I believe in going with my gut. That does not necessarily mean that I believe you should go with your gut; I don’t know your gut very well. But call it a woman’s intuition, or simply chalk it up to good instincts, I believe my gut is pretty reliable.
In fact, I remember a few instances where in which my gut saved my butt. During my high school years, it was cool to drink with your friends in the woods or in a park. I would thereby risk being caught by my parents, as well as the potential of a party getting out of hand and having the local police hit the scene. One summer night in particular, as I dressed to get ready to go to Spruce Park with a few friends, my gut spoke to me:
“Michelle, I think you should wear sneakers tonight.”
“But it’s the summer Gut, and I’m a girl. I like wearing my Old Navy flip flops when I’m out with my friends.”
“I know it’s not the cutest look, Michelle. But I’m telling you, go with your Nikes tonight.”
So I did. Sure enough, hours later, sirens rang in Spruce Park, and while my friends desperately tried to waddle away from the long arm of the law, I narrowly escaped, speedy on foot in my running shoes.
Another night, this time during my senior year of high school, my gut spoke to me again. It was after the Varsity Awards Ceremony at my high school, and my friends and I were feeling very proud of ourselves. Feeling worthy of celebration, we treated ourselves to a high-class party behind the dead end of Secatogue Avenue.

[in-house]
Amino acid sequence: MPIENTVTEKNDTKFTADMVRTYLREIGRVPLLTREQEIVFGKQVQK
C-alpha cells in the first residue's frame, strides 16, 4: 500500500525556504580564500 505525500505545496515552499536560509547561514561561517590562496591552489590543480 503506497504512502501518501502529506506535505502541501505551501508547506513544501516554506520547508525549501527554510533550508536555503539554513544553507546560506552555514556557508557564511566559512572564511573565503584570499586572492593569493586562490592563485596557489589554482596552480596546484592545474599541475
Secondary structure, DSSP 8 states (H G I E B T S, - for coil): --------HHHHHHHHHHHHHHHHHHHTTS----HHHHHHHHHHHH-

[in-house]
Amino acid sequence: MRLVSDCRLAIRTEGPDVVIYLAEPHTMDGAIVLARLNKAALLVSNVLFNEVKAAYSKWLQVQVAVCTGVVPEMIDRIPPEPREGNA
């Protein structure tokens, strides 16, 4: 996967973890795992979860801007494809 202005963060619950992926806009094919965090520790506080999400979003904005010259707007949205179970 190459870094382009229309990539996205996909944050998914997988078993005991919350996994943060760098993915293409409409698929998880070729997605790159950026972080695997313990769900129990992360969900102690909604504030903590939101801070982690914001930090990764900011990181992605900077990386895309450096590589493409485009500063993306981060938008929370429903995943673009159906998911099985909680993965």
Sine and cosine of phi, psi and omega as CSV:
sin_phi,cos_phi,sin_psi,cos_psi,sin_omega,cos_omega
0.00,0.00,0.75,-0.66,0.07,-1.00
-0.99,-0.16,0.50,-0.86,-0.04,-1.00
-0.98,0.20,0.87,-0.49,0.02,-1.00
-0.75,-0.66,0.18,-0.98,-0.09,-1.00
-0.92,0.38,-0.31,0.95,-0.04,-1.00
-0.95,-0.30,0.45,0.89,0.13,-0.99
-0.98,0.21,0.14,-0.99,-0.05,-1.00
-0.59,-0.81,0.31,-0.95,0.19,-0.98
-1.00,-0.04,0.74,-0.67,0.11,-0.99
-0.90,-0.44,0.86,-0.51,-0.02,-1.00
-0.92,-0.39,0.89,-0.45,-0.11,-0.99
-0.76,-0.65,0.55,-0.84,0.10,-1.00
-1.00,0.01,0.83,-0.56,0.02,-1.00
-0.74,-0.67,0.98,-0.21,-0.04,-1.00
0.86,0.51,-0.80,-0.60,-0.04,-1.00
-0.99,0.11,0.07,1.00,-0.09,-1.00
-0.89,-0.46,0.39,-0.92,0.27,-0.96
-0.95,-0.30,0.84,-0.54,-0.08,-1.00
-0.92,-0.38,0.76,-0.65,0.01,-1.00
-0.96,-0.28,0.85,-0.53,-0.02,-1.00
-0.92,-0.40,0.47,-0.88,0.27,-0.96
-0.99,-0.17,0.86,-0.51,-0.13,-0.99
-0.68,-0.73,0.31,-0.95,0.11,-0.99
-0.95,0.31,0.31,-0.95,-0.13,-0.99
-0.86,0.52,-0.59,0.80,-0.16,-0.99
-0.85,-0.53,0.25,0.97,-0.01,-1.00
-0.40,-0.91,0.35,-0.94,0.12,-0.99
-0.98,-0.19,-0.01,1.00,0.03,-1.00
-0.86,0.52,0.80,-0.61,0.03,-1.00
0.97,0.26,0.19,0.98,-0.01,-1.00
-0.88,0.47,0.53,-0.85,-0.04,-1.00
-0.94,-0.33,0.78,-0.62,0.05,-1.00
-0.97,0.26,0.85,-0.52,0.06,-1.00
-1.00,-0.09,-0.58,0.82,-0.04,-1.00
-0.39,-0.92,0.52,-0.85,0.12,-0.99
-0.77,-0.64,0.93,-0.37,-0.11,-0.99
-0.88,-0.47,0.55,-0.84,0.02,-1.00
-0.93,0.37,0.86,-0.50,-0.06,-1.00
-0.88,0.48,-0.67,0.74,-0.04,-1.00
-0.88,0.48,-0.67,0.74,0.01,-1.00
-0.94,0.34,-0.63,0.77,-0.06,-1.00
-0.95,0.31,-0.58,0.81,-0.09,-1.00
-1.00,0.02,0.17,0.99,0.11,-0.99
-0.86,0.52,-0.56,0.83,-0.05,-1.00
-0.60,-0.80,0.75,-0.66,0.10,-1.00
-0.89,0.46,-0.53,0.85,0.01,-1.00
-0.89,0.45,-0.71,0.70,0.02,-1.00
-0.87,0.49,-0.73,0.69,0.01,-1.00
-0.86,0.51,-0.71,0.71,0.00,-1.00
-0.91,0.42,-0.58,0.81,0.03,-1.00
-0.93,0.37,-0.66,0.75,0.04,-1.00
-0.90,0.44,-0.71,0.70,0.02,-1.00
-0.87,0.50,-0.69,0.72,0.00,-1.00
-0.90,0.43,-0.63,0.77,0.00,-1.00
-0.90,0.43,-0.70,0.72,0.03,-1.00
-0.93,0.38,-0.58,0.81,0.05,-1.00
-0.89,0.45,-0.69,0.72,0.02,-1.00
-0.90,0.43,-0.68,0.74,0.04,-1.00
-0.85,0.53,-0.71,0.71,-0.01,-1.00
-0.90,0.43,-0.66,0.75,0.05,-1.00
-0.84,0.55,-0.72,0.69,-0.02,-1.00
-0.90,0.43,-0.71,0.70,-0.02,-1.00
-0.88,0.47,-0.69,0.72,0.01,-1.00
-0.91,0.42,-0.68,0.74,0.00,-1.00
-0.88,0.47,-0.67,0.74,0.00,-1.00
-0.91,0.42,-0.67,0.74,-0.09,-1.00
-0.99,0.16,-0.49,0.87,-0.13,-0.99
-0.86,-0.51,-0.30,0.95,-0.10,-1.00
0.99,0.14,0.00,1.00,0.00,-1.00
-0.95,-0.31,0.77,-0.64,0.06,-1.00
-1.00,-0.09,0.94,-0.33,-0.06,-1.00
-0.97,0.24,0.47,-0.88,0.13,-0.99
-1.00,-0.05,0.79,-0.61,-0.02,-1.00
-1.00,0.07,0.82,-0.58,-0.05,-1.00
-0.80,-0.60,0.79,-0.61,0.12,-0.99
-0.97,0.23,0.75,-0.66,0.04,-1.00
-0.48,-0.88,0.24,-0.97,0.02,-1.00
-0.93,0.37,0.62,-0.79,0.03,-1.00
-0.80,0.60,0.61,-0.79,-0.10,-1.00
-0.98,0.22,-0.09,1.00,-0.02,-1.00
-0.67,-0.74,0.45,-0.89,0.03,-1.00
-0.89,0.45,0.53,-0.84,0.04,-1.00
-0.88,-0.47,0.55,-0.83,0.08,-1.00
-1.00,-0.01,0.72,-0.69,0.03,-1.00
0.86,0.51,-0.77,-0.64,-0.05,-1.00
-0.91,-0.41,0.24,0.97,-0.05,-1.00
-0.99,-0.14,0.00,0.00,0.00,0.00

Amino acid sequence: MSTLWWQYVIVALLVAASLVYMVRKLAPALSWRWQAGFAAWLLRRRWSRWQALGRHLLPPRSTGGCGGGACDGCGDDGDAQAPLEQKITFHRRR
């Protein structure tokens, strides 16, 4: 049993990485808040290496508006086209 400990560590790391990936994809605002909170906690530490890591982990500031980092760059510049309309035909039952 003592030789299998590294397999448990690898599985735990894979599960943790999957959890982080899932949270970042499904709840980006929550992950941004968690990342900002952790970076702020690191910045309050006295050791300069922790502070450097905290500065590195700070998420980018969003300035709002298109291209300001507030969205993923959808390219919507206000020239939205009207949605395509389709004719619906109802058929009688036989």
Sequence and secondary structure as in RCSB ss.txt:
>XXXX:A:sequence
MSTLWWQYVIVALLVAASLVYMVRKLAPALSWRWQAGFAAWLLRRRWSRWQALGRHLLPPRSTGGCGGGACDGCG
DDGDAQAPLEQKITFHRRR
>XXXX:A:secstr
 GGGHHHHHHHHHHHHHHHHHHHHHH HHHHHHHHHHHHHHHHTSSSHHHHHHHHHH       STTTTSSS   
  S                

My gut called to me: “Michelle, I think you should drive tonight.”
“Drive?! But Gut, that means I can’t drink!”
“I know, Michelle. That’s quite bold of me to suggest, but trust me on this one.”
Recalling that night in Spruce Park, I decided to lay faith into my gut once more. Without fail, after being behind that dead end for what didn’t even seem like an hour, a bright flashlight shined and an angry officer of the law demanded that we remove ourselves and line up in the street so that he could write each of us tickets. Each of us besides one, anyway—my county police department provides a courtesy for the Designated Driver of a group in such a circumstance—I was the only one of my friends that night who did not need to explain anything to my parents, nor did I have to make a court appearance.
My gut would also go on to tell me to break my apprehension and attend Syracuse over the University of Michigan. Did my gut make the best call? We’ll never know, but I have great friends, great times and have been enjoying some success as well.
Ultimately, whether it’s bailing me out, or making a tough call, I believe in my gut.
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